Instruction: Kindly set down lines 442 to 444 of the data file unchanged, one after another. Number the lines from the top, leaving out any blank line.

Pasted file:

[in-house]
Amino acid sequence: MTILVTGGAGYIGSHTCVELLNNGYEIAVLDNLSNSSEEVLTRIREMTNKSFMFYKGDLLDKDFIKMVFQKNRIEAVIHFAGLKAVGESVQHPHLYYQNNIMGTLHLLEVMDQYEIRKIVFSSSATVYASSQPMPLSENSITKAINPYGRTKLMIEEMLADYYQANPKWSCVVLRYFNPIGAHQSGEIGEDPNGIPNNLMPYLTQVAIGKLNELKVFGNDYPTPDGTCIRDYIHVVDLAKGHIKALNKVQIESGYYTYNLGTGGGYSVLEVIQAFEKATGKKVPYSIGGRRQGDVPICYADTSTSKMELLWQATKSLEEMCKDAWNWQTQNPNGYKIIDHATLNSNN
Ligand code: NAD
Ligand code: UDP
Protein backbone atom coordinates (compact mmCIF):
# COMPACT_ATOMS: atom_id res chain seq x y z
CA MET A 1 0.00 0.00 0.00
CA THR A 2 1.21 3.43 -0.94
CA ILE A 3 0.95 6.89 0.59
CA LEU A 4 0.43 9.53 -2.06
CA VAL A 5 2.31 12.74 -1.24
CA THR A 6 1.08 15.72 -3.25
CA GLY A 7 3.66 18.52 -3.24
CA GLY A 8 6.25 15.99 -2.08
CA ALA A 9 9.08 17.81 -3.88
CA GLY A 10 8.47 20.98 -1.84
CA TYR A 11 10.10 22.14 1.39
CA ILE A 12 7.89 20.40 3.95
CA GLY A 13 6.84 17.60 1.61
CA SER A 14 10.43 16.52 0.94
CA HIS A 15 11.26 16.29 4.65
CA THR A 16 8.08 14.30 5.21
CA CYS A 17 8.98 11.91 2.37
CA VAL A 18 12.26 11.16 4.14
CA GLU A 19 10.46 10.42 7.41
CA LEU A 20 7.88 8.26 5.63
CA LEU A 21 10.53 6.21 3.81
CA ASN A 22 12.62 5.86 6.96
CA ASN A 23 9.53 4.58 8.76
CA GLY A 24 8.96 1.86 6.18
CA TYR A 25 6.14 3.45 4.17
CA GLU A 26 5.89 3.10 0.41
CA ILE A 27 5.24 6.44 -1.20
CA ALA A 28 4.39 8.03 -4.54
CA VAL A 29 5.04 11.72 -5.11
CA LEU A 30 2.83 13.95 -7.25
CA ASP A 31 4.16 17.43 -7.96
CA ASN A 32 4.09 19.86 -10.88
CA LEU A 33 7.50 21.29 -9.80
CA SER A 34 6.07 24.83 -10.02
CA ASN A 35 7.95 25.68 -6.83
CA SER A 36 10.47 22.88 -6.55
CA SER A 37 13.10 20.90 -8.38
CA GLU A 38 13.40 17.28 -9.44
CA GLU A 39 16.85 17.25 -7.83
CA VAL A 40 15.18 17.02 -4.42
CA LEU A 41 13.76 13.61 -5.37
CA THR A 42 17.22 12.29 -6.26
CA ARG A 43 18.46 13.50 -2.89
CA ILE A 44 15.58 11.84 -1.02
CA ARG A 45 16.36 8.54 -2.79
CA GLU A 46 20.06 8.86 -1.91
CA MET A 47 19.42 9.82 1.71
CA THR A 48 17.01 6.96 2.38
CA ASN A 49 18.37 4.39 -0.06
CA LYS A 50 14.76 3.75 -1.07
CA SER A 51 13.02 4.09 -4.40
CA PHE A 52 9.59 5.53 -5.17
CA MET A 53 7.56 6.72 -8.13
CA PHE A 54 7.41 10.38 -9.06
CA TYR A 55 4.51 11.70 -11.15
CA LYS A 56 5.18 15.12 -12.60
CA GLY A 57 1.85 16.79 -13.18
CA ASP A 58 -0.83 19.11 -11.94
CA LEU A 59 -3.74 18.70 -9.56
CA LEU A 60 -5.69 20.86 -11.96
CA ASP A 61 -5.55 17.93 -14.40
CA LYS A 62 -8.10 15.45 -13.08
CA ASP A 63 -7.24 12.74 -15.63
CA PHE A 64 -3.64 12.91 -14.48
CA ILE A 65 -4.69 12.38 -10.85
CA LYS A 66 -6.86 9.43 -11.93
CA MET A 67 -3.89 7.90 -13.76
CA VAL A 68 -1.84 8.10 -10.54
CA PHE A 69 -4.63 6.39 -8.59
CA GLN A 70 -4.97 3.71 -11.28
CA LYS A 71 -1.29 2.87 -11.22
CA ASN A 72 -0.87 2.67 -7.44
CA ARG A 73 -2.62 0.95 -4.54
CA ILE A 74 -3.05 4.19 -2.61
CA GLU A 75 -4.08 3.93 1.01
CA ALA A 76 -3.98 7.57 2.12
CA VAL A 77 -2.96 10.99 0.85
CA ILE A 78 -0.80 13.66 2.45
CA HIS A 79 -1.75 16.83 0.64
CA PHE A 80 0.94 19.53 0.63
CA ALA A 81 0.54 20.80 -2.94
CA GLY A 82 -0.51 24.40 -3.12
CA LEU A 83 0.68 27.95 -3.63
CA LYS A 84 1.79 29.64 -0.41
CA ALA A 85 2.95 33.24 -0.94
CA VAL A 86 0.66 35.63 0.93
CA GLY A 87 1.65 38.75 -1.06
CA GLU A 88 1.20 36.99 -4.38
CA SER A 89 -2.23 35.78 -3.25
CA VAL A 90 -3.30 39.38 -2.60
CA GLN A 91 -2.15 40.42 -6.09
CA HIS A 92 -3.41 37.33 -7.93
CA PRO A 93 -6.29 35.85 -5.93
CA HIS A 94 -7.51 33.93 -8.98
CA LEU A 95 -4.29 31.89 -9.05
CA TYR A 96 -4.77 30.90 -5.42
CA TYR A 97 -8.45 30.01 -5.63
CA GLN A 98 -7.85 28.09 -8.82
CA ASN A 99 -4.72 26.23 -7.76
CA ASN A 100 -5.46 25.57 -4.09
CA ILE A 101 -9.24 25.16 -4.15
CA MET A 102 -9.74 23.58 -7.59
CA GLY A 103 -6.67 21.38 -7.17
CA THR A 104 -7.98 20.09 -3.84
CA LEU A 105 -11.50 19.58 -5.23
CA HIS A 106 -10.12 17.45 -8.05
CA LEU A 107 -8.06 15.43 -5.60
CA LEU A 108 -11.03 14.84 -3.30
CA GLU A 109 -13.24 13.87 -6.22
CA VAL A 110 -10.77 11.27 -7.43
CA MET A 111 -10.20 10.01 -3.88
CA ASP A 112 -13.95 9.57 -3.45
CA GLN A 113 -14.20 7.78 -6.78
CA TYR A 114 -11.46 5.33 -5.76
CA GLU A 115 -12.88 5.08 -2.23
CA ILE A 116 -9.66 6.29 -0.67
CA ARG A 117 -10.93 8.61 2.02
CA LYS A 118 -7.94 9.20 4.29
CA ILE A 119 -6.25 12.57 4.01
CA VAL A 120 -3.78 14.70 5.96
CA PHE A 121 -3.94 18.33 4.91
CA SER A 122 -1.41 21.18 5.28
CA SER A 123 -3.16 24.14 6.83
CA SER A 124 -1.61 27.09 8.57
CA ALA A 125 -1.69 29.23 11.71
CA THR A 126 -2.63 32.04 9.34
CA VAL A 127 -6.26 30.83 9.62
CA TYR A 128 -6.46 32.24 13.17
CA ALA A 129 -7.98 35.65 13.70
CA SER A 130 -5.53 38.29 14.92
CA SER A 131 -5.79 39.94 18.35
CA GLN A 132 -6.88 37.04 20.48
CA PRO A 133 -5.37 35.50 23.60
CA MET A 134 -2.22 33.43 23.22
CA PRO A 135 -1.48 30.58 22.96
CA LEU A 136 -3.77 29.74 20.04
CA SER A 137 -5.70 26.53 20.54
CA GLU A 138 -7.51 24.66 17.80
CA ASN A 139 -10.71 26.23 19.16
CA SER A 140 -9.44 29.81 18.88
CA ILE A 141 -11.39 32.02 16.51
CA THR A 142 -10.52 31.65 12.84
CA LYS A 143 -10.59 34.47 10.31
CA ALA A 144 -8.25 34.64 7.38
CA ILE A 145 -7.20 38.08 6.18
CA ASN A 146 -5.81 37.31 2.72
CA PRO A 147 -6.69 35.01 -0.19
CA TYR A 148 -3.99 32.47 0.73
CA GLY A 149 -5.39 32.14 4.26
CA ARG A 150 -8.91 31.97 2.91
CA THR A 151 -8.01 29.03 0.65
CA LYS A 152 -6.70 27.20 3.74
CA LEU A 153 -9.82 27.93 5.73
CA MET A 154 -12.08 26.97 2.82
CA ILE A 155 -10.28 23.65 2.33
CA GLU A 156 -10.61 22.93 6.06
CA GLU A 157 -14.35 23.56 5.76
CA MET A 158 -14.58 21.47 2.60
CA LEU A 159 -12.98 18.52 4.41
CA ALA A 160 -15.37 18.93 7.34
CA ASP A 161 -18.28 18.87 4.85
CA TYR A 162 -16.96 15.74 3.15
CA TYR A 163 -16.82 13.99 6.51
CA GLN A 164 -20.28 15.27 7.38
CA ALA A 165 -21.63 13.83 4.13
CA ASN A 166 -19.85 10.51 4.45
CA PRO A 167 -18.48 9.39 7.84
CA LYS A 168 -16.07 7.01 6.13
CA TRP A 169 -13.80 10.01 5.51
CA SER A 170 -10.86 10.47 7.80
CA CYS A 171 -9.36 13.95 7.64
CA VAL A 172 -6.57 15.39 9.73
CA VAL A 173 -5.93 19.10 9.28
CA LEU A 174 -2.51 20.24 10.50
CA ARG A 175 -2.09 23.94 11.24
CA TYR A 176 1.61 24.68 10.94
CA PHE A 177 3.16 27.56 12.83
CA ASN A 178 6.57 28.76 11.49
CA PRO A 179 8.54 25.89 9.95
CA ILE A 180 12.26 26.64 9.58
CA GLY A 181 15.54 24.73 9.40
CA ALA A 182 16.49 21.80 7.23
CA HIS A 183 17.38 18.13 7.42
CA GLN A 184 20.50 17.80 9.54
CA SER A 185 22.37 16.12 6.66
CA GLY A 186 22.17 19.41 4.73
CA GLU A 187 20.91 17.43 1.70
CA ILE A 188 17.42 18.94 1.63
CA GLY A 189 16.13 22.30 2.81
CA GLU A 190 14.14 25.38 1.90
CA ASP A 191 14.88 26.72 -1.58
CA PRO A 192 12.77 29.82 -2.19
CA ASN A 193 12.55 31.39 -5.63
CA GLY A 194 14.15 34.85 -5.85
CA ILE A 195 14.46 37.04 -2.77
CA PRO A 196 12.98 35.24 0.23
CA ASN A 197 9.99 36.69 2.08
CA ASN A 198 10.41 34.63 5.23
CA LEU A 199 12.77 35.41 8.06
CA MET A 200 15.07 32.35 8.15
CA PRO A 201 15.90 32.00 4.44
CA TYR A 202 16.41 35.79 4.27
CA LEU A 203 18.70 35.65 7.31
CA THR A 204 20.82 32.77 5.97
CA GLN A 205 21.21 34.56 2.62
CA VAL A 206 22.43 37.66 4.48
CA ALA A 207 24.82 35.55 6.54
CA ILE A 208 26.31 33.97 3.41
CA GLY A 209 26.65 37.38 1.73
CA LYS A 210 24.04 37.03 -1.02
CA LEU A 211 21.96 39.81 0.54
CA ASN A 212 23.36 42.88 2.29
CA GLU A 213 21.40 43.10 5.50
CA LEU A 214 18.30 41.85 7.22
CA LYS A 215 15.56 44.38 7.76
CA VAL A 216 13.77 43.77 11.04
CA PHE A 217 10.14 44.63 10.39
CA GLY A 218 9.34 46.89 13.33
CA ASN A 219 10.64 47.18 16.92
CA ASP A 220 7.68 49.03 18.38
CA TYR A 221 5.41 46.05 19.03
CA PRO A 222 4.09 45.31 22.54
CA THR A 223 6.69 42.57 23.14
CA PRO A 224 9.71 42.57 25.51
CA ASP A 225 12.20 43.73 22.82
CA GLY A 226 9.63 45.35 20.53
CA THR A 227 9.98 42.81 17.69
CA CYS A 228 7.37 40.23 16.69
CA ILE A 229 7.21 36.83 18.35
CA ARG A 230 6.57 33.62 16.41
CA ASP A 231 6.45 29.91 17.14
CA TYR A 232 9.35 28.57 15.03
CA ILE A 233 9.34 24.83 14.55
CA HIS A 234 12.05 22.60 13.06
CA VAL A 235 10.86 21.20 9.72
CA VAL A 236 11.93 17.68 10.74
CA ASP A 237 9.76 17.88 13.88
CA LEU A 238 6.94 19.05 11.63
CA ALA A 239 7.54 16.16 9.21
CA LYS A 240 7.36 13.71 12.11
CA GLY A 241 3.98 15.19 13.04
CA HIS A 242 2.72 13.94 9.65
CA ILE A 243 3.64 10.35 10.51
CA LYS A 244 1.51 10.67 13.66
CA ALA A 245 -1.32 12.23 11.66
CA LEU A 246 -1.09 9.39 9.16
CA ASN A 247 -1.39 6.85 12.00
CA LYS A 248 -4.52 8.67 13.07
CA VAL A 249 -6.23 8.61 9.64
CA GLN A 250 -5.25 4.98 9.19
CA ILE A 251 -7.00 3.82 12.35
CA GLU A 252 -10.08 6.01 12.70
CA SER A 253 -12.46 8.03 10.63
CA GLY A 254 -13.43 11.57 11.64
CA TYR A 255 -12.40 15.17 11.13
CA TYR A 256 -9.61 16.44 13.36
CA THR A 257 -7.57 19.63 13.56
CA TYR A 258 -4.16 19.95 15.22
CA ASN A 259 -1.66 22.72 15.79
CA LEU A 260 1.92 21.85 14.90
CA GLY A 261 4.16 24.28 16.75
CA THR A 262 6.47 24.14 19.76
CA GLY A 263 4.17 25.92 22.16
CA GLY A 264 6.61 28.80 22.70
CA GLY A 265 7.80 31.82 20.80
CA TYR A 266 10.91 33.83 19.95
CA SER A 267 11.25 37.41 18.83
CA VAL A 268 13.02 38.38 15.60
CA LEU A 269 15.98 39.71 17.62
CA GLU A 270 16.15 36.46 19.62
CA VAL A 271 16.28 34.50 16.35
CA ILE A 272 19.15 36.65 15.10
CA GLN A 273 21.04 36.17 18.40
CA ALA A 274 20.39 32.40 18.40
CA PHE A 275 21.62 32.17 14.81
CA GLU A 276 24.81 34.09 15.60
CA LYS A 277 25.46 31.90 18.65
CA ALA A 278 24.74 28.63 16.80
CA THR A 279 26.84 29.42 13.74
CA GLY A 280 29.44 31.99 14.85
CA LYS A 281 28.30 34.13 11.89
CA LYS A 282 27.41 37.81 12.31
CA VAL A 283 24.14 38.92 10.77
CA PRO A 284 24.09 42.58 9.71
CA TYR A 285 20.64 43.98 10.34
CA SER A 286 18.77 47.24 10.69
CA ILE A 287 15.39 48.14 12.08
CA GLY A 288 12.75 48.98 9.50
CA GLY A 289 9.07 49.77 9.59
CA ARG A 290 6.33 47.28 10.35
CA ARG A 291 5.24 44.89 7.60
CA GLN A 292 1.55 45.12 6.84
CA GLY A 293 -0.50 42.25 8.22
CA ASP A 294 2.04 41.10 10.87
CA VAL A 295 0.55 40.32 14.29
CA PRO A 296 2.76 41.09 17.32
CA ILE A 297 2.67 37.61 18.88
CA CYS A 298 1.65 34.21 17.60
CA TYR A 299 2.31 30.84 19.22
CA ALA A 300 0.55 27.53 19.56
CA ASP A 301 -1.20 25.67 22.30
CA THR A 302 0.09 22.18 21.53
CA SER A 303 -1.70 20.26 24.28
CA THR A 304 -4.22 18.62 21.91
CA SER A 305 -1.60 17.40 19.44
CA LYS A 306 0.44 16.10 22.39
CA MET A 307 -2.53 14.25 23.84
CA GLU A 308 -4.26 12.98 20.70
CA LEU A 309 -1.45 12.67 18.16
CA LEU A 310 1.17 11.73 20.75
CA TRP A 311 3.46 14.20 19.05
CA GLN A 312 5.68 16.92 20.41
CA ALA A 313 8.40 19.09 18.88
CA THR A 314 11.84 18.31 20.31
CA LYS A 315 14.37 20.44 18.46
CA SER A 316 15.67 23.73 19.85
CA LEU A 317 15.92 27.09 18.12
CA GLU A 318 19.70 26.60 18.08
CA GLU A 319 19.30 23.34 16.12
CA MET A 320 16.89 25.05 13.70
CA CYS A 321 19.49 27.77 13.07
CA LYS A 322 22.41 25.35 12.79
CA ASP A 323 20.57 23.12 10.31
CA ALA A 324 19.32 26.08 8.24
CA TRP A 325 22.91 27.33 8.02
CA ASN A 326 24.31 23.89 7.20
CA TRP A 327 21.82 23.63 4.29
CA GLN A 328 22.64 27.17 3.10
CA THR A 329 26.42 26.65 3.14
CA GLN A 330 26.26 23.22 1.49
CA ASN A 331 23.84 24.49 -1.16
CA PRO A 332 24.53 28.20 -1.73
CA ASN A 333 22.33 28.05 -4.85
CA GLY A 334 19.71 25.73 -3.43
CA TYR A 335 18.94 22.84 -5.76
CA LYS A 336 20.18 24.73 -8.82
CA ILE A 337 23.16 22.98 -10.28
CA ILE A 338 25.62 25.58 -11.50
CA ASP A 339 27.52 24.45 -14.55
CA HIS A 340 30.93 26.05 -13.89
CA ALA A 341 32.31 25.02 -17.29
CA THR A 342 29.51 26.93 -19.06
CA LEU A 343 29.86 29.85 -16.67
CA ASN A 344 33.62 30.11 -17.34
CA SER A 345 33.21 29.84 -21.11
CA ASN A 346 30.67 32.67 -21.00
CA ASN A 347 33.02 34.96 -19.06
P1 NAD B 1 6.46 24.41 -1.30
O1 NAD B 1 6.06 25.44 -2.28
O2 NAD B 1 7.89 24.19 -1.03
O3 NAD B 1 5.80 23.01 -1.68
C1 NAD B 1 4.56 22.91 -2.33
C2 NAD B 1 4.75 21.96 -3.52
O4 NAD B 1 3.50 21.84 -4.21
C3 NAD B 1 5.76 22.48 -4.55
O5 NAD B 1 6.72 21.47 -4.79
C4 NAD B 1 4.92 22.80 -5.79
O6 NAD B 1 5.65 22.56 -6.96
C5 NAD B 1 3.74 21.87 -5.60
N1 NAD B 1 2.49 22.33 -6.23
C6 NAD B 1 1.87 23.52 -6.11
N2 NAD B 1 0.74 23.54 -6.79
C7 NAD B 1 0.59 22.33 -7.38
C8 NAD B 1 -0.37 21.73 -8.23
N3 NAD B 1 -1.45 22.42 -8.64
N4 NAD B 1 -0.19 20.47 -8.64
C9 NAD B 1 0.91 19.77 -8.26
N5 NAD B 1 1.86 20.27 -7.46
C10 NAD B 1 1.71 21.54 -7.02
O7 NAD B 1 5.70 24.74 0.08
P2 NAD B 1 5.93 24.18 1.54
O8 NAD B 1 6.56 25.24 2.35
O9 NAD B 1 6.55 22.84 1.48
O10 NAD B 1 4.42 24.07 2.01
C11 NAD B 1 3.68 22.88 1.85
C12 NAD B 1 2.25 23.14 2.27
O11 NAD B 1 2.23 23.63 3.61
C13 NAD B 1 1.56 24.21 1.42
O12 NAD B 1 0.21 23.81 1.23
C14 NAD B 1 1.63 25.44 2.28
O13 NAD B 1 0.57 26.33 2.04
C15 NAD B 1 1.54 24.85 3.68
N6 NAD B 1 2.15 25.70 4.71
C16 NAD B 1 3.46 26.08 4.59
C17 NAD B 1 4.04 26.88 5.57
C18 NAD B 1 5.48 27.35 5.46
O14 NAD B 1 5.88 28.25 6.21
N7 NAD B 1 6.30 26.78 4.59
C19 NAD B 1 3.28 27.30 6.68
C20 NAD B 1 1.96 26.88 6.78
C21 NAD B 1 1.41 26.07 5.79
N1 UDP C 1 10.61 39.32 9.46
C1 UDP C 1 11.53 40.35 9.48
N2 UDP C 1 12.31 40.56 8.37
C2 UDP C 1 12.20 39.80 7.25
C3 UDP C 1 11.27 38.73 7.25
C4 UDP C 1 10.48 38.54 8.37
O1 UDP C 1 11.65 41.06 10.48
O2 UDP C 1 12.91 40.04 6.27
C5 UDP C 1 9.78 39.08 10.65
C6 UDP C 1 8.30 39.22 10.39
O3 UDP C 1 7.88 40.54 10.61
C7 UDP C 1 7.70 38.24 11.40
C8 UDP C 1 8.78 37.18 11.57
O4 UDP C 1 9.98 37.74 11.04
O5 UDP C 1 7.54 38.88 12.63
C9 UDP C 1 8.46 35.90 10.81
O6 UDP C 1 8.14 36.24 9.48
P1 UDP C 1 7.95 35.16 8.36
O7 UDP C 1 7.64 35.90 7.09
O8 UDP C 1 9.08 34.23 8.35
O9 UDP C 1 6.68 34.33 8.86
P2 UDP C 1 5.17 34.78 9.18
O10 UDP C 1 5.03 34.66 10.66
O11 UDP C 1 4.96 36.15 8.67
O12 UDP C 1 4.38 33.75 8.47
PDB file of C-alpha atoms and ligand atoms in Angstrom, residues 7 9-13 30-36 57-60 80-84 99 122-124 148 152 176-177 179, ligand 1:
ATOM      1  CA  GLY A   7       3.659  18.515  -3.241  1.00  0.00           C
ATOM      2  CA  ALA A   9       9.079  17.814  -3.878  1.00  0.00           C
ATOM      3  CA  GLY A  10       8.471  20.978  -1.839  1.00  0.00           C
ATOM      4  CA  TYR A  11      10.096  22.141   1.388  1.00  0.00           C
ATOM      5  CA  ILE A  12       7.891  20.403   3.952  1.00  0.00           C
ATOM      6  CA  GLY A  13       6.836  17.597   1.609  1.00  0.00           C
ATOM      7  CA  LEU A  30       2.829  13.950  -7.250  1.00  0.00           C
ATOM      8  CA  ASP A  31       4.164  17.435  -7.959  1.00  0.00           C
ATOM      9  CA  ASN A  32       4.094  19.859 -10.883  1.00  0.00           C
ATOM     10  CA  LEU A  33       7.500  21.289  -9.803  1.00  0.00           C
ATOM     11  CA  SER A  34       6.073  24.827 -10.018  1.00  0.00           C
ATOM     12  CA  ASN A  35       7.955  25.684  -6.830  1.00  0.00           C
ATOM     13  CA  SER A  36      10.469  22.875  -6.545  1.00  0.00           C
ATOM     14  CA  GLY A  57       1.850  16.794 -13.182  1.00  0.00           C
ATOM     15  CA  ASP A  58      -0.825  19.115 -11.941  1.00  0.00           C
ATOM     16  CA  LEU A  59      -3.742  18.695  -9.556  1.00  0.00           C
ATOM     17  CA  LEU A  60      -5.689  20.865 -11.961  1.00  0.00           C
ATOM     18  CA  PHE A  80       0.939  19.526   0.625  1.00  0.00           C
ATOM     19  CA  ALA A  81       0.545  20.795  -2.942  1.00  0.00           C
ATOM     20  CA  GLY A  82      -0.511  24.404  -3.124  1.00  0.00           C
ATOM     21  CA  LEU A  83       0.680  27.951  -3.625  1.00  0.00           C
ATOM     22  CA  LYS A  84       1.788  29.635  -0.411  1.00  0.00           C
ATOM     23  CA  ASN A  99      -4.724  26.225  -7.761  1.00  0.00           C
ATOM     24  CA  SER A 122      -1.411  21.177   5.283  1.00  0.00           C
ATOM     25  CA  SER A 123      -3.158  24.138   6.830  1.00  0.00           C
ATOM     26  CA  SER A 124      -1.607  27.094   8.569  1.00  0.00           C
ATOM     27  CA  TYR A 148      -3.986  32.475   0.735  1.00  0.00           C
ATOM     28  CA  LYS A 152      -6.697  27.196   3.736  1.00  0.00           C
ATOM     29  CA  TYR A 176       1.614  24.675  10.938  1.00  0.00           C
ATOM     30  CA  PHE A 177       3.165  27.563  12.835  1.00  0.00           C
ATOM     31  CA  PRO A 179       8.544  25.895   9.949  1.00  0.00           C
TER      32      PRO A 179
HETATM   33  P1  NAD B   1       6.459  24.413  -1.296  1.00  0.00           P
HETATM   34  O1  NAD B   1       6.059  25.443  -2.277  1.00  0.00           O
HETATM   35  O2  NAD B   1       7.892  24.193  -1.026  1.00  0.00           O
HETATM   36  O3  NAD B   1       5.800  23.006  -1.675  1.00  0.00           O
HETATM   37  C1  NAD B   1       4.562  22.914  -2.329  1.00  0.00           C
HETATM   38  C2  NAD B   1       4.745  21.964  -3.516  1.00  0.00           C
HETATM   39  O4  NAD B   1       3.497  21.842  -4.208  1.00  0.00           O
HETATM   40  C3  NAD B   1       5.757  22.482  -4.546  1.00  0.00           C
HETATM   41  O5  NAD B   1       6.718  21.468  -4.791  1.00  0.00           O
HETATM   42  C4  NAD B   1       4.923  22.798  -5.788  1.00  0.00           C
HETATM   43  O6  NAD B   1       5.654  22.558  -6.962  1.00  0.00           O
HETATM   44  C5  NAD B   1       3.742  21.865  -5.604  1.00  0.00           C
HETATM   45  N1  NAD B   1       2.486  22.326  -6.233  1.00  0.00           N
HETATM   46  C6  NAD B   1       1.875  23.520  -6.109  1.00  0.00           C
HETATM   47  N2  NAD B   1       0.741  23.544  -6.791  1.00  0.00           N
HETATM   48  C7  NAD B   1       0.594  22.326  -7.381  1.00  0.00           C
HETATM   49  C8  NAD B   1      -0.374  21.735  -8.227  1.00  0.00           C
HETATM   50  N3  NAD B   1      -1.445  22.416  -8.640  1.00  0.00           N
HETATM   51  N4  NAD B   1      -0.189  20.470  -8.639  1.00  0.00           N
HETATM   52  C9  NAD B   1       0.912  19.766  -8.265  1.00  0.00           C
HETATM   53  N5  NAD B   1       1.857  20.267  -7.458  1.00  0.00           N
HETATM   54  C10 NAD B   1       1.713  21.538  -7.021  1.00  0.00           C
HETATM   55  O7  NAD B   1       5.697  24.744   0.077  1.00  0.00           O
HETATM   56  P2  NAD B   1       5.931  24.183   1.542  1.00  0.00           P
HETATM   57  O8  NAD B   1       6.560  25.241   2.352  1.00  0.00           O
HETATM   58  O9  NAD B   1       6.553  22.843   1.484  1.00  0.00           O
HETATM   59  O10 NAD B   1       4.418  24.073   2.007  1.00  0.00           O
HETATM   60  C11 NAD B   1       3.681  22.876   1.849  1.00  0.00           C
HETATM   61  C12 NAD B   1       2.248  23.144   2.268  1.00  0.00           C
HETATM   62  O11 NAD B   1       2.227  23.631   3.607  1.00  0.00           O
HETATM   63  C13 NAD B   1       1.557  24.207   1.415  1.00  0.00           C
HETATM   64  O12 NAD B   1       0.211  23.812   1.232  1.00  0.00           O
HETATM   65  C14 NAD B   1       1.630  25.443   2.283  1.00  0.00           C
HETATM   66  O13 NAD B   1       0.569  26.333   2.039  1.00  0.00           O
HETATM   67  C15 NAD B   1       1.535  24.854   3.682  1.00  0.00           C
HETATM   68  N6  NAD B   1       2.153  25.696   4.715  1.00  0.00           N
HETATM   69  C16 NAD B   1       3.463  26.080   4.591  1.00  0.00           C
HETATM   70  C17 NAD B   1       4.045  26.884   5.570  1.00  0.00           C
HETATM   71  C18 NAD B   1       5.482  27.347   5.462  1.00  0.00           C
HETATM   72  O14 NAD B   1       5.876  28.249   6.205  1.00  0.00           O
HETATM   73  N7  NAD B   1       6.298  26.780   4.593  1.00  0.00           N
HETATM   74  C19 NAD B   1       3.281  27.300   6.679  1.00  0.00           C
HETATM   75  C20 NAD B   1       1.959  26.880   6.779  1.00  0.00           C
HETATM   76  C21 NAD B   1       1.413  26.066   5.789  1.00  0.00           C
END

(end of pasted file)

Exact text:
ATOM     19  CA  ALA A  81       0.545  20.795  -2.942  1.00  0.00           C
ATOM     20  CA  GLY A  82      -0.511  24.404  -3.124  1.00  0.00           C
ATOM     21  CA  LEU A  83       0.680  27.951  -3.625  1.00  0.00           C